CSU President Ronald Berkman
As Cleveland State University welcomes its largest-ever Freshman class, it is also preparing for the departure of President Ronald Berkman.
Earlier this year, Berkman announced that he'd be retiring at the end of June, 2018, marking the end of a nine-year tenure during which Cleveland's city university witnessed enormous physical and capital growth. The continued growth in class size is perhaps the easiest indicator of the school's success and rising popularity. With 2,000 incoming Freshman, CSU has seen growth in class size for 10 consecutive years.
"It has been a period of tremendous momentum," CSU Marketing Director Rob Spademan told Scene. "As we search for a new President, we're looking for someone to continue that record of success: someone who will connect our students with career opportunities at the corporations, institutions and non-profits in the area; someone who will bring innovative thinking and ideas that turn into real programs; and someone who can react and respond to the changes and disruptions in higher education models."
Spademan said that right now, the Alabama-based search firm Wheless Partners is gathering information. Through public forums, one-on-one interviews, and conversations with faculty, staff and students the search firm will craft an official "job description" based on the community's priorities.
In mid-September, Wheless will present the 22-member presidential search committee
— led by CSU's board chair Bernie Moreno — with their findings. Interviews will take place through the fall and winter.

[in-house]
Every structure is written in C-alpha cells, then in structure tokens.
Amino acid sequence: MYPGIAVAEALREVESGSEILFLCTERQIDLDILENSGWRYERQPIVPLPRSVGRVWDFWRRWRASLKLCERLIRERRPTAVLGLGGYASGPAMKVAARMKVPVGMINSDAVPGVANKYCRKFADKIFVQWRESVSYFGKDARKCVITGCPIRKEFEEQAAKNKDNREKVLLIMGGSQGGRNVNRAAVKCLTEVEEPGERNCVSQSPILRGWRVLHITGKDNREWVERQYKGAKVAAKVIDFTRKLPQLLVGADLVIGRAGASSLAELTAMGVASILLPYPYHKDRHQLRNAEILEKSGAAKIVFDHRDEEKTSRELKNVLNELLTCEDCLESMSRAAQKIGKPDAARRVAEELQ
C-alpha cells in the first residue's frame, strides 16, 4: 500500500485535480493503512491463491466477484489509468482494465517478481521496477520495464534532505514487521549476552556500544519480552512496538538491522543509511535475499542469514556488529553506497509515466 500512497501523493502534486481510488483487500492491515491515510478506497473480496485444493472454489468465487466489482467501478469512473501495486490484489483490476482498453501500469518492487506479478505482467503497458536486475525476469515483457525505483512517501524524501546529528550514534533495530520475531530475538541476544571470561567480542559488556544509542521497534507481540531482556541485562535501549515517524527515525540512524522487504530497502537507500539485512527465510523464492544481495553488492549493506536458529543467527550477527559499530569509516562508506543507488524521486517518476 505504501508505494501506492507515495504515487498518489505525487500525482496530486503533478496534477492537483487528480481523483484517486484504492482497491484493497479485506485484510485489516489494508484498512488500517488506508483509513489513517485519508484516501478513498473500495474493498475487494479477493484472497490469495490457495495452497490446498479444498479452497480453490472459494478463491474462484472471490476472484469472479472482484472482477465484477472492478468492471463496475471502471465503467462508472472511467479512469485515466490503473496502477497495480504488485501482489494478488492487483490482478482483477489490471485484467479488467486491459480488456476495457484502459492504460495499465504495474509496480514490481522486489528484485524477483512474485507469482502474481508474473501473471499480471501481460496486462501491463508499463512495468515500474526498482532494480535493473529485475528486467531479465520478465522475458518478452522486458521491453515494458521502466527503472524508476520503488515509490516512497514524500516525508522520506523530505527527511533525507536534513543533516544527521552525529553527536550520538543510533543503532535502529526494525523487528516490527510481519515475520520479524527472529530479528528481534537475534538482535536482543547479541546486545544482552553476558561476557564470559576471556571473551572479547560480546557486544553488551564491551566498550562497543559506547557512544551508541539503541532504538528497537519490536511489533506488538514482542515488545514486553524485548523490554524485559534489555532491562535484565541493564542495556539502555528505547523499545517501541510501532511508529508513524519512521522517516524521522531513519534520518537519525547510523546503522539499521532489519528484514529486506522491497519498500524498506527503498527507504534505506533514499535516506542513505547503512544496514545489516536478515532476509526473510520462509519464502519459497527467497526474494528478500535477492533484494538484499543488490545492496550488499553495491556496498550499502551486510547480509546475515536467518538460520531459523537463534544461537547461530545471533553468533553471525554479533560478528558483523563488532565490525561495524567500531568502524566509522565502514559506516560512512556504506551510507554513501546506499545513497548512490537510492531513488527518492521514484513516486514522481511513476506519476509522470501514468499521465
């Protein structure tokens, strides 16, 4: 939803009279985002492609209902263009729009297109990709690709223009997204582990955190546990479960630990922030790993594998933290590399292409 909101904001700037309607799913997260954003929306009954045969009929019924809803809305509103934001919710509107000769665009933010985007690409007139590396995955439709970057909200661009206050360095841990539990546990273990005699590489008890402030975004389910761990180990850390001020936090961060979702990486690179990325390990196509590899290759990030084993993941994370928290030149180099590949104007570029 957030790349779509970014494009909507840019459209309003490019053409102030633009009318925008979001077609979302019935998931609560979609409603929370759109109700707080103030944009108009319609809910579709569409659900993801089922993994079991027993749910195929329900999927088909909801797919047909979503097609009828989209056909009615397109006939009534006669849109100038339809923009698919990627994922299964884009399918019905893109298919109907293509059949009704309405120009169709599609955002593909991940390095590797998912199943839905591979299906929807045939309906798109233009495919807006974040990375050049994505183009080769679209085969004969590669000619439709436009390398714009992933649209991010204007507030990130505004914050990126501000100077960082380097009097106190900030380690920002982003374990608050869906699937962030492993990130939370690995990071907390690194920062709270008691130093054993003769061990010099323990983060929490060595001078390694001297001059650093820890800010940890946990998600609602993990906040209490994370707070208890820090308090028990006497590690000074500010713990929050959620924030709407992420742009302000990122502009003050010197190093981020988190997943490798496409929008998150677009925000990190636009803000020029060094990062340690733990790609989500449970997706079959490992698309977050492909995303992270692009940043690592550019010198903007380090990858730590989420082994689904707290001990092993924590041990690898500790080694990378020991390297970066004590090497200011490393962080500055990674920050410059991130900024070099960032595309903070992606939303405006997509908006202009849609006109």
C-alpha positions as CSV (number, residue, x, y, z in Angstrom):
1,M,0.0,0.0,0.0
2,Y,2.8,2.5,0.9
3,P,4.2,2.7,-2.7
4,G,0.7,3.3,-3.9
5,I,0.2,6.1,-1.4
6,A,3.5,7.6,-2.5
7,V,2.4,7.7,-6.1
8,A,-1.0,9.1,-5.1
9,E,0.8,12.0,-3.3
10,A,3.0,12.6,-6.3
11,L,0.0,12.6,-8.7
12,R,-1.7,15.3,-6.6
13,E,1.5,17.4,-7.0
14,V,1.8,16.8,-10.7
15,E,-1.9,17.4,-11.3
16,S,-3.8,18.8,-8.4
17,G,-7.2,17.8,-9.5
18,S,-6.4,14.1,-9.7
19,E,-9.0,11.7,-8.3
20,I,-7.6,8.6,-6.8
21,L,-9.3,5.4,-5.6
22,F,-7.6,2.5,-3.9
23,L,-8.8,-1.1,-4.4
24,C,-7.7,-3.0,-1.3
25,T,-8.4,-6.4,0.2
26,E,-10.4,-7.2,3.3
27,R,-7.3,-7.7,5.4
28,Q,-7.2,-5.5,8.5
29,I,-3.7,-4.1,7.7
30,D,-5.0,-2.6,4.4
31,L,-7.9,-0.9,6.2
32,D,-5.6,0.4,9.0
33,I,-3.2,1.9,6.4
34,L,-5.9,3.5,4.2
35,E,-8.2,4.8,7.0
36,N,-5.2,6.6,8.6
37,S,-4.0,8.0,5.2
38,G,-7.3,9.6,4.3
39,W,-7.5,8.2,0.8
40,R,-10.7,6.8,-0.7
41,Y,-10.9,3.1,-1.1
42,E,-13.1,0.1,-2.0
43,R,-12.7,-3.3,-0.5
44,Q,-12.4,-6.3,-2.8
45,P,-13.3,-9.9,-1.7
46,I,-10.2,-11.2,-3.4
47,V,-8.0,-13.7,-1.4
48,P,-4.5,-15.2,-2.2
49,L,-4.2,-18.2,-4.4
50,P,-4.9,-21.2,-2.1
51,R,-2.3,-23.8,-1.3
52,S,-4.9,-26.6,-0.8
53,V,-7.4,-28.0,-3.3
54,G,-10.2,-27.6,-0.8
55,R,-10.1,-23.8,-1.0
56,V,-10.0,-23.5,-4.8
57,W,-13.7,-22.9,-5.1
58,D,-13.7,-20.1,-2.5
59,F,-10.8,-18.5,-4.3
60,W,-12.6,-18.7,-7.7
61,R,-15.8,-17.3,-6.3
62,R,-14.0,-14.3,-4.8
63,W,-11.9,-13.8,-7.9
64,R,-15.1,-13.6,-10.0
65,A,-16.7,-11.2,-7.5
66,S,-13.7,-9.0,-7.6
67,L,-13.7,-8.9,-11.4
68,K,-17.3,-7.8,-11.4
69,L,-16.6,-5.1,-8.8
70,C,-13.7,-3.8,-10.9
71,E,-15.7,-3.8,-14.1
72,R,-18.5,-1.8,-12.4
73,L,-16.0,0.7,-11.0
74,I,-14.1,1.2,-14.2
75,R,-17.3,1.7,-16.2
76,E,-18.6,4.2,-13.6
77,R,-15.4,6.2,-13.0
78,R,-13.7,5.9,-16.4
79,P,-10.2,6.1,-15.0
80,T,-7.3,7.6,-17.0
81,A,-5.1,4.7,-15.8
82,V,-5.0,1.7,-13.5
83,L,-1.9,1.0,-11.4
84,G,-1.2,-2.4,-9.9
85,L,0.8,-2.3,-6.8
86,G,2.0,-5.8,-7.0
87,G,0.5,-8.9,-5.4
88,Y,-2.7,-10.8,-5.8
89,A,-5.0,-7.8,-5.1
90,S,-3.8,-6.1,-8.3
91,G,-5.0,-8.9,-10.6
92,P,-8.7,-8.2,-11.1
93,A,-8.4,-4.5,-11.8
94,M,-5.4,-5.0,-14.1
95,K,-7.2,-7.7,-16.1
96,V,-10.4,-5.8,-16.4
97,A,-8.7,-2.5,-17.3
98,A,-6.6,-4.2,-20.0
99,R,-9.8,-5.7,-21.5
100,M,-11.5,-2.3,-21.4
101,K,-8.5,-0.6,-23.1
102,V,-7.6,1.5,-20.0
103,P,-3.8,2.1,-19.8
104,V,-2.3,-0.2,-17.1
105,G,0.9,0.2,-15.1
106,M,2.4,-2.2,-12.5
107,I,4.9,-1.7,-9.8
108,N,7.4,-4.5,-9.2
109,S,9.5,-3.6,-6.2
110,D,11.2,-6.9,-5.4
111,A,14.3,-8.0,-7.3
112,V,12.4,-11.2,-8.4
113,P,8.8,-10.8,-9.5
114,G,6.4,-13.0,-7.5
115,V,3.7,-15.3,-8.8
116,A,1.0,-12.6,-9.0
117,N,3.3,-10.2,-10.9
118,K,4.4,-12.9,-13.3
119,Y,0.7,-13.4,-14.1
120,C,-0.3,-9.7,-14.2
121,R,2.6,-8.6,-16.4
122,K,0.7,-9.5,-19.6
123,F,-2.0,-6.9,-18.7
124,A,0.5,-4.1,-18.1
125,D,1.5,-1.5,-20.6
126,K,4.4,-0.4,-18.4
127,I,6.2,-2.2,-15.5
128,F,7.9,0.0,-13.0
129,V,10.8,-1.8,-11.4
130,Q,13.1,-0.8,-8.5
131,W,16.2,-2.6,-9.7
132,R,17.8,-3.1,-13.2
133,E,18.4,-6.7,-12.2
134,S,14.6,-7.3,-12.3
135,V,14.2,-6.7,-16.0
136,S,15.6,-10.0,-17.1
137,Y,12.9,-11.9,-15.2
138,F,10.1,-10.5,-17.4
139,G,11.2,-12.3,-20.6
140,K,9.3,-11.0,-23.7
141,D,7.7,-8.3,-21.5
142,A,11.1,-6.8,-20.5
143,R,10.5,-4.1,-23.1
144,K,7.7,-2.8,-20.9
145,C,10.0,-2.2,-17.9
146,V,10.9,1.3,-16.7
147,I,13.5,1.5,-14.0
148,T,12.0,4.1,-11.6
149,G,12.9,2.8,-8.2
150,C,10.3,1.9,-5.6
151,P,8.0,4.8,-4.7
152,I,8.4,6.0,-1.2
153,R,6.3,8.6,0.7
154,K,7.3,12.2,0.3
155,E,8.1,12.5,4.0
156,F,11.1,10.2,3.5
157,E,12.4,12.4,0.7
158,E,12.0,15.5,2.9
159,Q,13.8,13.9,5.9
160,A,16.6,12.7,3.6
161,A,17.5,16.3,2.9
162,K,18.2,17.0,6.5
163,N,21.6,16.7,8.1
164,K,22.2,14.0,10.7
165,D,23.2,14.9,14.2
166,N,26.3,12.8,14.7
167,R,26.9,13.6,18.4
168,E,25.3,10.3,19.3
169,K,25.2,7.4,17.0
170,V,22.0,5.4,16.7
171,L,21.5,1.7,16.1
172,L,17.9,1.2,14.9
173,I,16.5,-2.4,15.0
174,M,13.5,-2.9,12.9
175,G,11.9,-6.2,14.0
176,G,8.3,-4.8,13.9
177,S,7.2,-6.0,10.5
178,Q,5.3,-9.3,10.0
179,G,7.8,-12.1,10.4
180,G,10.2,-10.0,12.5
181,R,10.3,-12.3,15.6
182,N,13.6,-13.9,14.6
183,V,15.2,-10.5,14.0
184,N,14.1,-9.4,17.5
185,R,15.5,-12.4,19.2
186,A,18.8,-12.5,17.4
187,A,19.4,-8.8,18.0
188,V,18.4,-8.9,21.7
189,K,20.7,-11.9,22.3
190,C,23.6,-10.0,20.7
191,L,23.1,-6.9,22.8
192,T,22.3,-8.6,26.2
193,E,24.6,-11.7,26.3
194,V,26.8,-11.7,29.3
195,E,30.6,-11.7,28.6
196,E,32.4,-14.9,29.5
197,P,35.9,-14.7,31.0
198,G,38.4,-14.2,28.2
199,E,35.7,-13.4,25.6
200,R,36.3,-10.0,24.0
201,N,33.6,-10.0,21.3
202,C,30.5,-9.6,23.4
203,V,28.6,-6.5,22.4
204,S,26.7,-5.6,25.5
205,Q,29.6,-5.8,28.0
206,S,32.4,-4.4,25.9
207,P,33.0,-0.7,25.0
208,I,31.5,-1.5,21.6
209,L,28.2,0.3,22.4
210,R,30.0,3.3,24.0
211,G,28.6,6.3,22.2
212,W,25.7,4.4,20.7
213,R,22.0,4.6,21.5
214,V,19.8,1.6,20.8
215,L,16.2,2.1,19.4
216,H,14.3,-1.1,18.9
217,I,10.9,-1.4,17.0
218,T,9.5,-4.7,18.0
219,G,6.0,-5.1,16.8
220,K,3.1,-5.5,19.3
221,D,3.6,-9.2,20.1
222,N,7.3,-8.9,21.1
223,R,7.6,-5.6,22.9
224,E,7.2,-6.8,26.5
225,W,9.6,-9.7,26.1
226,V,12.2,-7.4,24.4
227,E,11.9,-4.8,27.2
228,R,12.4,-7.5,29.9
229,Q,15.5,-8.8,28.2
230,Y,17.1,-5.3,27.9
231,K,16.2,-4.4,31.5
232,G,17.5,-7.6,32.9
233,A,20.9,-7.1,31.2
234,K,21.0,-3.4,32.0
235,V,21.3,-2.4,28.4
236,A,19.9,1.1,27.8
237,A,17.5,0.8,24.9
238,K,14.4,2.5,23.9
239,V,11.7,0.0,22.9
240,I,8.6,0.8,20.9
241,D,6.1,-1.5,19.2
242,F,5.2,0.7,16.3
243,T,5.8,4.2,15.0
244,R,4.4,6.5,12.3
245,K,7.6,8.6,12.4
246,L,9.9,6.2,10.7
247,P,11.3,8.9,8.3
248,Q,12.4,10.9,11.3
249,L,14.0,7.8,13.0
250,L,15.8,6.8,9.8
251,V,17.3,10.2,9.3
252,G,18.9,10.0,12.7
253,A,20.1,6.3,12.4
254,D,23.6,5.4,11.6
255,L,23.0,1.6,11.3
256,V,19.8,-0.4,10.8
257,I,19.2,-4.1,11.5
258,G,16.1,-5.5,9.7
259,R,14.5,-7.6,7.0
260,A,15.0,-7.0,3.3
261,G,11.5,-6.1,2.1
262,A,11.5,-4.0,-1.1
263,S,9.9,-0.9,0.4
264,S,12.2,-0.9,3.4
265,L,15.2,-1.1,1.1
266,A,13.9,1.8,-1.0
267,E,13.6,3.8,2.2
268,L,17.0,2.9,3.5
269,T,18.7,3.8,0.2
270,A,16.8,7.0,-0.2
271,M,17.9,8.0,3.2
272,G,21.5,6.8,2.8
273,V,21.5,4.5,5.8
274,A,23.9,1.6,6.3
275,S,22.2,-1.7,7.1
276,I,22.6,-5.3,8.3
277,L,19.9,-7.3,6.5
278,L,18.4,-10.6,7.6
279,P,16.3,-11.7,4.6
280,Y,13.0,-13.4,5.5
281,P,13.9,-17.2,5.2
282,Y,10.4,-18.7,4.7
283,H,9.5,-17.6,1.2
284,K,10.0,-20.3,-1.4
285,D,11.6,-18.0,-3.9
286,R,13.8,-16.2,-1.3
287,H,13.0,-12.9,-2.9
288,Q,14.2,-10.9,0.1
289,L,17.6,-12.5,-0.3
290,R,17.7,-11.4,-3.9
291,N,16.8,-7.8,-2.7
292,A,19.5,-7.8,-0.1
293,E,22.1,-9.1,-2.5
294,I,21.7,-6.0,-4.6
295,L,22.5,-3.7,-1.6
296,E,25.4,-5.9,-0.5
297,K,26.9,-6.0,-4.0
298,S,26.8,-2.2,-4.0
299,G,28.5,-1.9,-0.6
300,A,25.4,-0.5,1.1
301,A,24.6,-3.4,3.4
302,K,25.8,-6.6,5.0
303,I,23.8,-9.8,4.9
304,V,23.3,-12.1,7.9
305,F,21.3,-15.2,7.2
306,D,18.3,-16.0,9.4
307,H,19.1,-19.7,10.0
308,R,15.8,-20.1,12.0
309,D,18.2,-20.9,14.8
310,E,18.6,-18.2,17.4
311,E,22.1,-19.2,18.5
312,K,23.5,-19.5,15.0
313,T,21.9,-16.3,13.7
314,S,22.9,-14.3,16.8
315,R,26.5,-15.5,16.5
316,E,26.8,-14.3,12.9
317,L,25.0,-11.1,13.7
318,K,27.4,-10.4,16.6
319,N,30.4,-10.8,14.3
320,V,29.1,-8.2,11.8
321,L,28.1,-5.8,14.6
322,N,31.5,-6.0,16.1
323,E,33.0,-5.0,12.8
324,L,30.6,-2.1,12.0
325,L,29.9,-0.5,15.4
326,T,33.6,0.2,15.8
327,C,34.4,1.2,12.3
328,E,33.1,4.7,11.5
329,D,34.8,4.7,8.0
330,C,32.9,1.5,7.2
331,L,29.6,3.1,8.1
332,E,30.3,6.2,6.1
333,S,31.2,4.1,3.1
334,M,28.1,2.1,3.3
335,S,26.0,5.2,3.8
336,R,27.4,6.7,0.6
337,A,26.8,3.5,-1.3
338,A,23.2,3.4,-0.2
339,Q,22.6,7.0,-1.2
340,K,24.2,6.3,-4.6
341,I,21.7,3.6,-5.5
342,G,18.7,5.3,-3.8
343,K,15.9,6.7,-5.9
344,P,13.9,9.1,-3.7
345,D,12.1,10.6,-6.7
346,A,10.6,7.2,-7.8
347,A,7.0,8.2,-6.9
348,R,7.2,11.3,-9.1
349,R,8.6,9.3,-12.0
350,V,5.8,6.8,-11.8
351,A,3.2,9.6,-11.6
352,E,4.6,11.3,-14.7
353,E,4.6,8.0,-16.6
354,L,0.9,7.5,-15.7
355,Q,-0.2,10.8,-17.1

"We're hoping to announce the next president of Cleveland State University in early 2018," Spademan said.
Spademan said he is expecting an impressive slate of applicants that may include university presidents, CEOs, and politicians.
"The university's in a great place," Spademan said. "This is going to be a great job for somebody. It's not a situation where a leader has to come in and stop the bleeding. We're well-positioned in the community and we have a treasure trove of relationships, many of them created by President Berkman."
Spademan cited, as just one example, the 12 members of the Cleveland Orchestra who teach and tutor students in CSU's music program. "They're not going to drive four hours to Athens to give a one hour trumpet lesson and then drive back to Cleveland," he said. "We have tremendous benefits because of our location."
CSU's next president ought to be as excited by the city's resurgence as the students are, Spademan said, mentioning that the university has seen an influx of Freshman who picked CSU because of the Cavs or other amenities downtown, "in the same that kids go to Ohio State because of the football team. Spademan said both the city and the university are "on a roll," and he's confident that the firm and the committee will find an energetic leader to take the reins.